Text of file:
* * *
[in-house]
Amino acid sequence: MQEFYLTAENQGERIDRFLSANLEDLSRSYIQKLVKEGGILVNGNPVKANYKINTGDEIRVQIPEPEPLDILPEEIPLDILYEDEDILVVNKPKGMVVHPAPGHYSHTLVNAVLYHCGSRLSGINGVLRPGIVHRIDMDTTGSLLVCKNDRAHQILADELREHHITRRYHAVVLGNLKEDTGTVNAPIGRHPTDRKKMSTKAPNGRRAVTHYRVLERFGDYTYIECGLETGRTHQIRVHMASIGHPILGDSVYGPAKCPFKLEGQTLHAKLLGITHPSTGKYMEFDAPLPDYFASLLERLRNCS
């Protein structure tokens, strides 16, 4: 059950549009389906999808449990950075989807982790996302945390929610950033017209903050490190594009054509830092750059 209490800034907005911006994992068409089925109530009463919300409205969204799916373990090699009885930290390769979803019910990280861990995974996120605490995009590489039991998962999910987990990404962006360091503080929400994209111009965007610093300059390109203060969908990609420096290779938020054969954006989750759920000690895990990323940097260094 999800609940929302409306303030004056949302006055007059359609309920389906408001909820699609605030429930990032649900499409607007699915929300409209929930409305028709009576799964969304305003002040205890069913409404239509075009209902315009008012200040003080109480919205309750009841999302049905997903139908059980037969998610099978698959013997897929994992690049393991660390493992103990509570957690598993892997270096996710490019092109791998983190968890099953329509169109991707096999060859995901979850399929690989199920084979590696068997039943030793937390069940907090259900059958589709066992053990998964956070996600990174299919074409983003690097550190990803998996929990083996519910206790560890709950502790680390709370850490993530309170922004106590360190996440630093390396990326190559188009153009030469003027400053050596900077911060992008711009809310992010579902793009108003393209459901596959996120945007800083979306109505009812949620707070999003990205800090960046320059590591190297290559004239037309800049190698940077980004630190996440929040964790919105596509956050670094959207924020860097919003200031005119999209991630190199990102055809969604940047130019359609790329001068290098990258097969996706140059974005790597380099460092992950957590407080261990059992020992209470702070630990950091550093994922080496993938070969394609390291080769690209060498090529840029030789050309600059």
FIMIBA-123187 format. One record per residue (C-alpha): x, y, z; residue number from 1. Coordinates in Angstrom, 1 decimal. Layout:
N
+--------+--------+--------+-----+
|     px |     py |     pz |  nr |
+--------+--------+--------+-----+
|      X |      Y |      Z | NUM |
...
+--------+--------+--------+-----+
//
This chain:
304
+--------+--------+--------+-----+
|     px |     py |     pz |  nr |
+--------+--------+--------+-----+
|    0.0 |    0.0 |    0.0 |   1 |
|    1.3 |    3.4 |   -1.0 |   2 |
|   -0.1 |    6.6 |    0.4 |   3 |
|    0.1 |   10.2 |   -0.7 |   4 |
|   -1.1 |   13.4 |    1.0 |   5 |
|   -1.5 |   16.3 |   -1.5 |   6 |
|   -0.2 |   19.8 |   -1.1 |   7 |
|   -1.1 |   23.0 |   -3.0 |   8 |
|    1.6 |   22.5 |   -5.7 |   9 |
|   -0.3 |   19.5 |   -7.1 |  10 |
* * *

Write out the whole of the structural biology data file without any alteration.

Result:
[in-house]
Amino acid sequence: MQEFYLTAENQGERIDRFLSANLEDLSRSYIQKLVKEGGILVNGNPVKANYKINTGDEIRVQIPEPEPLDILPEEIPLDILYEDEDILVVNKPKGMVVHPAPGHYSHTLVNAVLYHCGSRLSGINGVLRPGIVHRIDMDTTGSLLVCKNDRAHQILADELREHHITRRYHAVVLGNLKEDTGTVNAPIGRHPTDRKKMSTKAPNGRRAVTHYRVLERFGDYTYIECGLETGRTHQIRVHMASIGHPILGDSVYGPAKCPFKLEGQTLHAKLLGITHPSTGKYMEFDAPLPDYFASLLERLRNCS
């Protein structure tokens, strides 16, 4: 059950549009389906999808449990950075989807982790996302945390929610950033017209903050490190594009054509830092750059 209490800034907005911006994992068409089925109530009463919300409205969204799916373990090699009885930290390769979803019910990280861990995974996120605490995009590489039991998962999910987990990404962006360091503080929400994209111009965007610093300059390109203060969908990609420096290779938020054969954006989750759920000690895990990323940097260094 999800609940929302409306303030004056949302006055007059359609309920389906408001909820699609605030429930990032649900499409607007699915929300409209929930409305028709009576799964969304305003002040205890069913409404239509075009209902315009008012200040003080109480919205309750009841999302049905997903139908059980037969998610099978698959013997897929994992690049393991660390493992103990509570957690598993892997270096996710490019092109791998983190968890099953329509169109991707096999060859995901979850399929690989199920084979590696068997039943030793937390069940907090259900059958589709066992053990998964956070996600990174299919074409983003690097550190990803998996929990083996519910206790560890709950502790680390709370850490993530309170922004106590360190996440630093390396990326190559188009153009030469003027400053050596900077911060992008711009809310992010579902793009108003393209459901596959996120945007800083979306109505009812949620707070999003990205800090960046320059590591190297290559004239037309800049190698940077980004630190996440929040964790919105596509956050670094959207924020860097919003200031005119999209991630190199990102055809969604940047130019359609790329001068290098990258097969996706140059974005790597380099460092992950957590407080261990059992020992209470702070630990950091550093994922080496993938070969394609390291080769690209060498090529840029030789050309600059």
FIMIBA-123187 format. One record per residue (C-alpha): x, y, z; residue number from 1. Coordinates in Angstrom, 1 decimal. Layout:
N
+--------+--------+--------+-----+
|     px |     py |     pz |  nr |
+--------+--------+--------+-----+
|      X |      Y |      Z | NUM |
...
+--------+--------+--------+-----+
//
This chain:
304
+--------+--------+--------+-----+
|     px |     py |     pz |  nr |
+--------+--------+--------+-----+
|    0.0 |    0.0 |    0.0 |   1 |
|    1.3 |    3.4 |   -1.0 |   2 |
|   -0.1 |    6.6 |    0.4 |   3 |
|    0.1 |   10.2 |   -0.7 |   4 |
|   -1.1 |   13.4 |    1.0 |   5 |
|   -1.5 |   16.3 |   -1.5 |   6 |
|   -0.2 |   19.8 |   -1.1 |   7 |
|   -1.1 |   23.0 |   -3.0 |   8 |
|    1.6 |   22.5 |   -5.7 |   9 |
|   -0.3 |   19.5 |   -7.1 |  10 |